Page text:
[clug] Why do we do what we do in Linux? [was Re: Text editor]

Neill Cox neill at ace-hosting.com.au
Tue Oct 28 04:48:43 MDT 2014

Thanks Bryan and Hugh - it's always good to look at things from a different

Despite how well Linux / Unix suits me I am hesitant to recommend it to
everyone exactly because of the difficulties in getting some things done
and I am on the Free end of the Free/Open Source spectrum. I think that the
most important thing about FOSS is the control it gives users over the
devices that increasingly mediate their lives today.

Linux does have a habit of being maddeningly difficult to get to work - I
know I often have a great deal of difficulty getting sound to work properly
on my machines. OTOH so many things are so much more reliable once they are
setup and it's wonderful not being at the mercy of commercial entities for
my computing needs.

All the same, as Hugh points out the "unix way" of "small sharp tools" may
not be the best way for everything. I've cut myself often enough to think
that some safeguards might be a good idea.

Most of my work now involves shoving data through restful APIs. Sure,
almost everything get serialised to a text format (please JSON rather than
XML!) but every now and then I have to deal with binary data as well. These
APIs tend to work on structured data rather than streams of bytes and for
good reason. I don't want to have to build a parser every time I talk to a
system on a different computer.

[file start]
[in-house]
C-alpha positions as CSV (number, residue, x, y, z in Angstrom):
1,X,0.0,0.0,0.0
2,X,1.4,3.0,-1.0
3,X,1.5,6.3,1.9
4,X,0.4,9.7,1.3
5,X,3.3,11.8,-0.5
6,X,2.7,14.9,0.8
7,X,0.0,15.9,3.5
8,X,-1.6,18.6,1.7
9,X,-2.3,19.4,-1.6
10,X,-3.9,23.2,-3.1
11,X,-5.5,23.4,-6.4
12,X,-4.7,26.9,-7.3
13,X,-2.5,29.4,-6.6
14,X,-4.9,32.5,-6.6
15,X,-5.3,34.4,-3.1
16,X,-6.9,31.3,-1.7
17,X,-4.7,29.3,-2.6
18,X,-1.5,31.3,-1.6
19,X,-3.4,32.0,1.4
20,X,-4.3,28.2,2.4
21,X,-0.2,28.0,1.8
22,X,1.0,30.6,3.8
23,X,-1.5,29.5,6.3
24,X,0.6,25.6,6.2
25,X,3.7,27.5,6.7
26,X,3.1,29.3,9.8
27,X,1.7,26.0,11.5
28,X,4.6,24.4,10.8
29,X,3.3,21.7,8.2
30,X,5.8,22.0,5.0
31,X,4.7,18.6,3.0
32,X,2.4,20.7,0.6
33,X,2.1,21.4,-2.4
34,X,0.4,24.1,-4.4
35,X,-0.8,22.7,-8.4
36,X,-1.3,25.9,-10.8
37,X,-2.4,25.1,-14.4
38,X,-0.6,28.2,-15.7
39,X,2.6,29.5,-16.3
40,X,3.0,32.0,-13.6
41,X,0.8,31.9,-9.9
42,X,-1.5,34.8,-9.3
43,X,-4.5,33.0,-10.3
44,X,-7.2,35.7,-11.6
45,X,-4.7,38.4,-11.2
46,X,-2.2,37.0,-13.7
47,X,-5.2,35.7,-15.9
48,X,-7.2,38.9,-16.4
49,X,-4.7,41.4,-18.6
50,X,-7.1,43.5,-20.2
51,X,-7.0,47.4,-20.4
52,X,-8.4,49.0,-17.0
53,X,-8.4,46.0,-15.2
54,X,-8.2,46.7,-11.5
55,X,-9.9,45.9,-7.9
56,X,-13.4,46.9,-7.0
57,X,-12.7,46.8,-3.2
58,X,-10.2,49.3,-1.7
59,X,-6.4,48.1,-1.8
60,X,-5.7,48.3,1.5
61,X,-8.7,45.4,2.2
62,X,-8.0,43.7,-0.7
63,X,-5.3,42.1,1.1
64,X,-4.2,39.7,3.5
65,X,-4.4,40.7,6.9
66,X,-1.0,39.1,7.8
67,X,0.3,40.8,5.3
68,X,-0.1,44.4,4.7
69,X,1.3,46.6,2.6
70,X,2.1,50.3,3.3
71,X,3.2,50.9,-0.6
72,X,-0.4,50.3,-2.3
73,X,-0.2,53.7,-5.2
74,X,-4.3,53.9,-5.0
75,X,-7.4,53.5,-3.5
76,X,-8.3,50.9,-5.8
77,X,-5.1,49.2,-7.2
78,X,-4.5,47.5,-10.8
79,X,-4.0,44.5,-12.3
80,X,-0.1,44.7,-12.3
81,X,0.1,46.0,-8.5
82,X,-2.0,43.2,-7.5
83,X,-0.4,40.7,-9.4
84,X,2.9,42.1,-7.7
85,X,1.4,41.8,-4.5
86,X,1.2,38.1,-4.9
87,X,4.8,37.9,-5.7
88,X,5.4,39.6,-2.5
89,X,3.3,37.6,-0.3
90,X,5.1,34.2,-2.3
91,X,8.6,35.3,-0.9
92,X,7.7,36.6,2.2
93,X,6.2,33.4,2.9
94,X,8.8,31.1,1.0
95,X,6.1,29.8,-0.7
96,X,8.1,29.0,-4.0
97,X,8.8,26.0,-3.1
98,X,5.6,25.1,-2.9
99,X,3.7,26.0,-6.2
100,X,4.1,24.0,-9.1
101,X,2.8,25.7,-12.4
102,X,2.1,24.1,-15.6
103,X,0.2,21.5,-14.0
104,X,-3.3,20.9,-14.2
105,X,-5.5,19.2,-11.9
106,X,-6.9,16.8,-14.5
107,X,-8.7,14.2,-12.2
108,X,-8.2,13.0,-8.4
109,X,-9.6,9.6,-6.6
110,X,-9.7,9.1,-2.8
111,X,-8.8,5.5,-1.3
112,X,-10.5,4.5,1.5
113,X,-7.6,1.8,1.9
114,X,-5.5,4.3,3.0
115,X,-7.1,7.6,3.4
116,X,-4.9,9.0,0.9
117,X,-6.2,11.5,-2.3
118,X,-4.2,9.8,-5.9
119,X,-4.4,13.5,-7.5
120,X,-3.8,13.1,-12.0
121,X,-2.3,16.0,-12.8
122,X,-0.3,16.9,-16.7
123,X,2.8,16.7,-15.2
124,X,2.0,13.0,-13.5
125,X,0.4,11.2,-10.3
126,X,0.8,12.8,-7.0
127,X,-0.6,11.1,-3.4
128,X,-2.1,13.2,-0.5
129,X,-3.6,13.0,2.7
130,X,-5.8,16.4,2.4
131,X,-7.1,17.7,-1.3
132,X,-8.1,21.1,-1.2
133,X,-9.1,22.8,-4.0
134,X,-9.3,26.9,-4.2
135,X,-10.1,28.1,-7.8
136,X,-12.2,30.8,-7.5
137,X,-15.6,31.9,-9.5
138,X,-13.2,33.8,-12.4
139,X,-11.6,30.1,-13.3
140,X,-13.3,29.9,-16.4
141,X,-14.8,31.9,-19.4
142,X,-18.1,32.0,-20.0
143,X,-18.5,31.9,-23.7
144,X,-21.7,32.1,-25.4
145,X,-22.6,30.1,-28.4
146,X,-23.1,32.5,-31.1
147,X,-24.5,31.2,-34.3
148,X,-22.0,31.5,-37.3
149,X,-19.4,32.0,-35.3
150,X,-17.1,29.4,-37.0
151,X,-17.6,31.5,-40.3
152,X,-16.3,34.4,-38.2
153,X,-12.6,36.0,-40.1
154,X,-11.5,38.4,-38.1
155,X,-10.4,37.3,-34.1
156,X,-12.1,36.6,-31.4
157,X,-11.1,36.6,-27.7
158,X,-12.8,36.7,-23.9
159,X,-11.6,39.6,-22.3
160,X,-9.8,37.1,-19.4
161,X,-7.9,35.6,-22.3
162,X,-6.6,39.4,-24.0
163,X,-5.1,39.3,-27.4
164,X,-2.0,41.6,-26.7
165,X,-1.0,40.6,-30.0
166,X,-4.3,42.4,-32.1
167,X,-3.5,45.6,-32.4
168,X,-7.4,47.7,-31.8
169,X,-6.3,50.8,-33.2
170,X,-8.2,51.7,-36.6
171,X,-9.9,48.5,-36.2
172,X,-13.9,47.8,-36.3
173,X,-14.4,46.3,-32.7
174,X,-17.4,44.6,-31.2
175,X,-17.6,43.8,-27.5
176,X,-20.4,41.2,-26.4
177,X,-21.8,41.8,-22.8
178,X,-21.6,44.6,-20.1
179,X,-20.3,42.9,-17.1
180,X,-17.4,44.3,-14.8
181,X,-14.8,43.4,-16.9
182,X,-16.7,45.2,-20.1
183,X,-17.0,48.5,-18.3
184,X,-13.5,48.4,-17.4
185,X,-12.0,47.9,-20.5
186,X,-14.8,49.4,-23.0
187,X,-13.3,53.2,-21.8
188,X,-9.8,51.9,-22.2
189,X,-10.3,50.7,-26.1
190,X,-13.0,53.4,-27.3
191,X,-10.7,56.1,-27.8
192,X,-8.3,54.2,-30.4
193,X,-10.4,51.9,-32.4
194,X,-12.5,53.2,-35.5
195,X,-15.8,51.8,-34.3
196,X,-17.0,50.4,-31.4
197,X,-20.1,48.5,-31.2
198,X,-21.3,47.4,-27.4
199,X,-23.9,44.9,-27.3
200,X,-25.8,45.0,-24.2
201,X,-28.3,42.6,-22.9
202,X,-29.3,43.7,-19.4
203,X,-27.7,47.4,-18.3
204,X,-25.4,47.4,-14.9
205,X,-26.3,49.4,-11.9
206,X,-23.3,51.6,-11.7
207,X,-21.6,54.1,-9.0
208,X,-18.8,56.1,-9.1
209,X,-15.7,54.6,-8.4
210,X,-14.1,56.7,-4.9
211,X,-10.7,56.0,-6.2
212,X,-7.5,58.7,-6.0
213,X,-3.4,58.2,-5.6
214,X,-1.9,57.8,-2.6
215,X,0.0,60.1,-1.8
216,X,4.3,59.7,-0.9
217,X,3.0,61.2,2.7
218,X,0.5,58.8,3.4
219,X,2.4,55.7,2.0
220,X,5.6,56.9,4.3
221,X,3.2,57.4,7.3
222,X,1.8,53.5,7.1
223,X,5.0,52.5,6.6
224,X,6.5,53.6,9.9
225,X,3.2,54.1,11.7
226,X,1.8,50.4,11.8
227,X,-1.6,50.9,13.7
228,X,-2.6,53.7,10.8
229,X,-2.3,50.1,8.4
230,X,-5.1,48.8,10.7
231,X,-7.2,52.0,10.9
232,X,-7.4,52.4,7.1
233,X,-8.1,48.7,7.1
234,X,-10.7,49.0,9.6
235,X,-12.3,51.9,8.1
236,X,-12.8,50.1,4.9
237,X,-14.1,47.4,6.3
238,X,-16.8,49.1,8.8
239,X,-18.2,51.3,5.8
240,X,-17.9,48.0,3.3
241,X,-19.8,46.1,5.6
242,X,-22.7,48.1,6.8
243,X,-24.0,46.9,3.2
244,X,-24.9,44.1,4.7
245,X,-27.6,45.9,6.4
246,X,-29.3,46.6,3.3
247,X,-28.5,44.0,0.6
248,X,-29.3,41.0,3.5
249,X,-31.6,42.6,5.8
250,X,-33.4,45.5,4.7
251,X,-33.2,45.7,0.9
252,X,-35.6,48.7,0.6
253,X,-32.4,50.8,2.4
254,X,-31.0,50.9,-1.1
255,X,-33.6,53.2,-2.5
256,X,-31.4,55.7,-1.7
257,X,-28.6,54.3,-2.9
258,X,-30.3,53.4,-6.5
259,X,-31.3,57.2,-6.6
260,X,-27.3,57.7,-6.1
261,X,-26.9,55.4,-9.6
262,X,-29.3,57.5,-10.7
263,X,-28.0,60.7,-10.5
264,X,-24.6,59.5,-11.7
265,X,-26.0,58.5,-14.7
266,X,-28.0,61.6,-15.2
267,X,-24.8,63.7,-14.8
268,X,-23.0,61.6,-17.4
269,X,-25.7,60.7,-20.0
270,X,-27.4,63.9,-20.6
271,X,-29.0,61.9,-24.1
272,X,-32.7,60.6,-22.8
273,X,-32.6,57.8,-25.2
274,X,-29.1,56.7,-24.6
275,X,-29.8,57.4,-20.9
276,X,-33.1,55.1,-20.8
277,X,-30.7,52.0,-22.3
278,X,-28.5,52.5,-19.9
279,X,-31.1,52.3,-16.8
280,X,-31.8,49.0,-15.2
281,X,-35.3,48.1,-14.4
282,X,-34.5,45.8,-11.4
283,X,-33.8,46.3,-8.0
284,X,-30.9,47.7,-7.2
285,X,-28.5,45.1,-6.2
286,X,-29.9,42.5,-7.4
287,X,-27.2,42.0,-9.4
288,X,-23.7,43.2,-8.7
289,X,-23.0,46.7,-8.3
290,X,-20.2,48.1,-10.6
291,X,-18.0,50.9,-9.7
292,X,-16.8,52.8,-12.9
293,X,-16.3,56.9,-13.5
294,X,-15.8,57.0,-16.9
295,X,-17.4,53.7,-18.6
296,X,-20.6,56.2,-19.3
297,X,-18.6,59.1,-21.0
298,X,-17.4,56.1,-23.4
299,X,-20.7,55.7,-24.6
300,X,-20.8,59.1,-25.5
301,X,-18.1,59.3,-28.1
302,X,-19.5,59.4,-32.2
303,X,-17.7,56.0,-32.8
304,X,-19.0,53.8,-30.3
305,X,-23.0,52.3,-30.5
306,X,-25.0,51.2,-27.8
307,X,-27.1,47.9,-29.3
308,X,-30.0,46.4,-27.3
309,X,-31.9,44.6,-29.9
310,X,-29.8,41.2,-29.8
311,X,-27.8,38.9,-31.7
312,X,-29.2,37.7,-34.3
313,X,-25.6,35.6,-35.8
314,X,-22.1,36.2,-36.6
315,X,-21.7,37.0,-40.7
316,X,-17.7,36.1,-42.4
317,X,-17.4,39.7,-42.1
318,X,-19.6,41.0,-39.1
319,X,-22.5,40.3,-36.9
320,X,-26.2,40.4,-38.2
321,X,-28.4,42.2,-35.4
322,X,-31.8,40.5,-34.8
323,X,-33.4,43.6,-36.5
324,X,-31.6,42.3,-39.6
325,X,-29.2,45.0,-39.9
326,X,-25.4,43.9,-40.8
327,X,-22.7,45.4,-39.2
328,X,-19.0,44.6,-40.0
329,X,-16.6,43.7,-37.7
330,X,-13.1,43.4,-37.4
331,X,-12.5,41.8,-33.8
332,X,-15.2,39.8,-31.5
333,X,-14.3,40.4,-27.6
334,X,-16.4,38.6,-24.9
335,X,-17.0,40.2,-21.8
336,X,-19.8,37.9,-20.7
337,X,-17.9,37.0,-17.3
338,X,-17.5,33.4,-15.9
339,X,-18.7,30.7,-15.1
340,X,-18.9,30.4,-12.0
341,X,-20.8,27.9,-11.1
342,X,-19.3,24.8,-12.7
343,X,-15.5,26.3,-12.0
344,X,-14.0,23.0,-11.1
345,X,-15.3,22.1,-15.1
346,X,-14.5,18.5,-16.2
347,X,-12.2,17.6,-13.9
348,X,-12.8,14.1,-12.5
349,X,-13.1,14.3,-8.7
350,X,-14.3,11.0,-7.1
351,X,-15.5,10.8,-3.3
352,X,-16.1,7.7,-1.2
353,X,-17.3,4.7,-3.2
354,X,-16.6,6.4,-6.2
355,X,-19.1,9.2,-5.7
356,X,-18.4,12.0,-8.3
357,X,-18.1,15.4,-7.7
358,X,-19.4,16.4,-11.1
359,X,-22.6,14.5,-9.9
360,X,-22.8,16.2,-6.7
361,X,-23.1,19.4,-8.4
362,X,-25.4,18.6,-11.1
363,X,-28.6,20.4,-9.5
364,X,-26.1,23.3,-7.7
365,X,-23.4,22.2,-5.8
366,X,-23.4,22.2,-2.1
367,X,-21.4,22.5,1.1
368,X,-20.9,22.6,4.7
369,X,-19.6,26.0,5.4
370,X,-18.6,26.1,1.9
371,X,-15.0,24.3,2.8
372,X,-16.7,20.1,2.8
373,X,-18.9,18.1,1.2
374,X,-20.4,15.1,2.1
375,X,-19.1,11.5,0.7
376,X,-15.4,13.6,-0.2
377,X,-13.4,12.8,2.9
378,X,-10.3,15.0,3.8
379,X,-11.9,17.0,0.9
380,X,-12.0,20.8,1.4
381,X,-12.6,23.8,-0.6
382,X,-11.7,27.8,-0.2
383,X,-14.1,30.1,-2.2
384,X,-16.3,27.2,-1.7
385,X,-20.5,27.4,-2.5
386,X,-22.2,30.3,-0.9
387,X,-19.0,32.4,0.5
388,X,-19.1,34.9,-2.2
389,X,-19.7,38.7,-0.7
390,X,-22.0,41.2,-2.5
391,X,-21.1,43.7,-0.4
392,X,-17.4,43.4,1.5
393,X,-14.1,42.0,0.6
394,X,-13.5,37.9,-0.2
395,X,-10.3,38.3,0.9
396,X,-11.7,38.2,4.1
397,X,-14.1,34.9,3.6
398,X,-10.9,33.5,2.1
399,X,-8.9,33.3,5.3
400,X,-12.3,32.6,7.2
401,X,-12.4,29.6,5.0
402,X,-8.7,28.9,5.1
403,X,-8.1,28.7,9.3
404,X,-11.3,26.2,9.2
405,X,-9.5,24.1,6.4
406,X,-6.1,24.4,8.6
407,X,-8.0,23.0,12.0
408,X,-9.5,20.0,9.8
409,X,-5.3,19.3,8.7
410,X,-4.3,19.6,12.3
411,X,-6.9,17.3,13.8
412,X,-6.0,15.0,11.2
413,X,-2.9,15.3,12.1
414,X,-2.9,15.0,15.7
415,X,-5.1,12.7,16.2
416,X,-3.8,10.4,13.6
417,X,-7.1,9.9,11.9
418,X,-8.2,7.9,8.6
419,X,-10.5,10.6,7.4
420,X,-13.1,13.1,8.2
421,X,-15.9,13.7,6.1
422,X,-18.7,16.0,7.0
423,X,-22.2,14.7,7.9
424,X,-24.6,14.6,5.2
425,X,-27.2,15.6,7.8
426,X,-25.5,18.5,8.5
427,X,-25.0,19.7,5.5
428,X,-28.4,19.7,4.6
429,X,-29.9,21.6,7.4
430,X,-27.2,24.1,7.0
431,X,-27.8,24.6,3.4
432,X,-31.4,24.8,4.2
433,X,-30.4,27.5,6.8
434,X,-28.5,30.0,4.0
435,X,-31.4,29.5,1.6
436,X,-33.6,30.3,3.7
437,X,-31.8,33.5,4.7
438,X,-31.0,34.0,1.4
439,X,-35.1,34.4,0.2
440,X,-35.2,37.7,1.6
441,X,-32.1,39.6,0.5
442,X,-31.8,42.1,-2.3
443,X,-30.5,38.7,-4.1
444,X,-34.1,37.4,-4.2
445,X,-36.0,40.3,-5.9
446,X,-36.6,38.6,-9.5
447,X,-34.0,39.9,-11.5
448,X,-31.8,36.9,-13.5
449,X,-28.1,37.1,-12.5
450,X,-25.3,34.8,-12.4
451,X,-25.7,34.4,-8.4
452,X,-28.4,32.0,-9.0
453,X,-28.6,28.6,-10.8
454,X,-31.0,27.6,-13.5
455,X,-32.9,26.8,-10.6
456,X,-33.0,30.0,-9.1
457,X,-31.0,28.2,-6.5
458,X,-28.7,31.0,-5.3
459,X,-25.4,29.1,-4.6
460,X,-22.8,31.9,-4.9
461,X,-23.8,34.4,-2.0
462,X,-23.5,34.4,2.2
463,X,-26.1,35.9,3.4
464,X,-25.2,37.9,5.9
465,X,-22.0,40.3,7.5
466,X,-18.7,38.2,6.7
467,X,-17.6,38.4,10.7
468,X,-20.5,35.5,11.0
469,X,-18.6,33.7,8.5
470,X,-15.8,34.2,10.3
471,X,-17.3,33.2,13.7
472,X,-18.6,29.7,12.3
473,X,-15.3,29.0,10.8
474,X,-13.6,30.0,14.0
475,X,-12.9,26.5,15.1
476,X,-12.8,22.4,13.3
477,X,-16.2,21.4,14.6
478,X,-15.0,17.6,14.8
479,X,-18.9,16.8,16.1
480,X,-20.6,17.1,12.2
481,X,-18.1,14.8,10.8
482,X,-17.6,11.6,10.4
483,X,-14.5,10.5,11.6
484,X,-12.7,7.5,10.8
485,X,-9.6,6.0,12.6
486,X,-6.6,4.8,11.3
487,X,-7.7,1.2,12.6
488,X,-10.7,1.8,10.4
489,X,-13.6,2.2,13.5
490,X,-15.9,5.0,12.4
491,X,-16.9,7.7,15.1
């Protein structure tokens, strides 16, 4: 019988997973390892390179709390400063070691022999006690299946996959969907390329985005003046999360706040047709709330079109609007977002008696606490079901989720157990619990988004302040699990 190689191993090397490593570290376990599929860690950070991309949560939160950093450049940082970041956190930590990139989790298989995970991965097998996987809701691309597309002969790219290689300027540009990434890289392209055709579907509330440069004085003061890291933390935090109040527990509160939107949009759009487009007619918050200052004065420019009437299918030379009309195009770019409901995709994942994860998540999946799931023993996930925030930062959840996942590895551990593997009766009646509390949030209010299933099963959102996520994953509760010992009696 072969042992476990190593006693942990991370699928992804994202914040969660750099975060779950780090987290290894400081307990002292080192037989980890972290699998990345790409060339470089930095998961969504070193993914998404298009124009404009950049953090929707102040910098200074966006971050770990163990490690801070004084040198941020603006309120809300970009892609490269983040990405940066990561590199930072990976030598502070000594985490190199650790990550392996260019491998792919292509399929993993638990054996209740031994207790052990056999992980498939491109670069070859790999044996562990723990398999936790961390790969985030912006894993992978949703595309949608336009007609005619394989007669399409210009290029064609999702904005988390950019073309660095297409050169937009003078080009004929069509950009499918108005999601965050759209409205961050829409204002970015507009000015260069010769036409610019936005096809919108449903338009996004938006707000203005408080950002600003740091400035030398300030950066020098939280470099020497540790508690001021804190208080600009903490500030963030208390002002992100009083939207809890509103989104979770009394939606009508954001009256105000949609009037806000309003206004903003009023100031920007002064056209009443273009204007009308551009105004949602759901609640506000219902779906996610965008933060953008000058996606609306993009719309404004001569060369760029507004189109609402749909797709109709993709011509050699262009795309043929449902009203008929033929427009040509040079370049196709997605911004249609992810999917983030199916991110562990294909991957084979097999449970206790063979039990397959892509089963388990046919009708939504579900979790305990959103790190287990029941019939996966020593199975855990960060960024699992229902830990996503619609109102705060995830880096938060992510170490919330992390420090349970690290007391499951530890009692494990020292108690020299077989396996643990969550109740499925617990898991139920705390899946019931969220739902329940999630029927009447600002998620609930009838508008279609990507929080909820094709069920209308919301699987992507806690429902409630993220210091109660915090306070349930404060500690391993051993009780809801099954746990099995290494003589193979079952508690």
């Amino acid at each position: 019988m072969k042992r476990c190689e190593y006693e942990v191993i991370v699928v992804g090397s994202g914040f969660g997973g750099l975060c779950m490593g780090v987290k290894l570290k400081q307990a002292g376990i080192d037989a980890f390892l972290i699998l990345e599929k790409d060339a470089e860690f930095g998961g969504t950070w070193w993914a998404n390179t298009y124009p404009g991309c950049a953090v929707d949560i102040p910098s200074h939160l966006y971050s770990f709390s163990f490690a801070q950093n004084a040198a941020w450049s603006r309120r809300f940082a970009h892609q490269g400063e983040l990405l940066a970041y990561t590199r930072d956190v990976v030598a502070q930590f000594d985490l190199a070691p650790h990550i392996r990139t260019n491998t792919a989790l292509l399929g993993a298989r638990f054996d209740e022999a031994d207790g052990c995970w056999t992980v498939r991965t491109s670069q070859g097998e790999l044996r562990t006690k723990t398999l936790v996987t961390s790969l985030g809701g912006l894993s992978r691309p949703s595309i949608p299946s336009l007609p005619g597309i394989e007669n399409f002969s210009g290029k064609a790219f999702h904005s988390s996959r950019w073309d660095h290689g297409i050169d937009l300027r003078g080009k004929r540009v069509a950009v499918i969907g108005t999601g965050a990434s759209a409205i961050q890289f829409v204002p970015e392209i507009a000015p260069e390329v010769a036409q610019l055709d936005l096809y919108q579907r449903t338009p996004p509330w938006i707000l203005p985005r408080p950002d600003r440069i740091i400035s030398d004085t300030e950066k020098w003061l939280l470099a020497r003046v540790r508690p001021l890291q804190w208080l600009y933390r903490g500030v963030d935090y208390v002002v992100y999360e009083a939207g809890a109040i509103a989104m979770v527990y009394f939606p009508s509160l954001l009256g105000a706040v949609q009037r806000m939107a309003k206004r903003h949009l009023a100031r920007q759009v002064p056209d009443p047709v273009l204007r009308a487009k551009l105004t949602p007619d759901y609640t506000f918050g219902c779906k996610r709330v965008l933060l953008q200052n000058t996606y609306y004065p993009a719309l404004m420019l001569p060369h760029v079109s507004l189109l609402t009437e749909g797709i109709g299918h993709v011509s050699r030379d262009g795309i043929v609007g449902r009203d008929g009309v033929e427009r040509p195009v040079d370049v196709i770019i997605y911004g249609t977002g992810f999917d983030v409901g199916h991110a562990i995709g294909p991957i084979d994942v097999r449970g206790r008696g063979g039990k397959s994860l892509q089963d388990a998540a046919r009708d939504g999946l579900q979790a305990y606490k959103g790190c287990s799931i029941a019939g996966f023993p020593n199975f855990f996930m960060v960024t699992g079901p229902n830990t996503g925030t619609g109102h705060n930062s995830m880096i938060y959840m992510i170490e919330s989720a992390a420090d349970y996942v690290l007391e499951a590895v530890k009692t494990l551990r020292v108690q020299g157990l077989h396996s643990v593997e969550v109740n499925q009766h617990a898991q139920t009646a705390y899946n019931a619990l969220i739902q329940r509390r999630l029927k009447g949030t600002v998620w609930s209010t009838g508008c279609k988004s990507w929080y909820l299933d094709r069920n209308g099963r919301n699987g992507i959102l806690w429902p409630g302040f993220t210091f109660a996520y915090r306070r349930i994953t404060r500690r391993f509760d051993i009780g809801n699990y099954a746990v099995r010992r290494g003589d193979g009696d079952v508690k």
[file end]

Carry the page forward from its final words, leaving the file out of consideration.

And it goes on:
Good on you Bryan for being willing to learn, but good for the rest of us
to be reminded how difficult that can be.

My current favourite shell is fish, partly because it is very good at
discoverability. It knows a lot about the tools I use at the command line
and is good at reminding me of the options that I have more and more
trouble keeping straight in my head.

Bit of a ramble this, but it comes down to: I personally love the command
line, but I think that it's unrealistic to expect everyone to and that we
should be willing to learn from other approaches to getting things done.
Not slavishly copy, but cherry pick the best bits.


On Tue, Oct 28, 2014 at 9:11 PM, Bryan Kilgallin <bryan at netspeed.com.au>

> As you say Steve:
>  It also was considered impossible, maddening, frustrating, technical,
>>> nerdy....
>> Not for people who were prepared to study.
> Not being self-evident/obvious/apparent, has constrained Linux' desktop
> market share!
> But I have been asking for study guidance.
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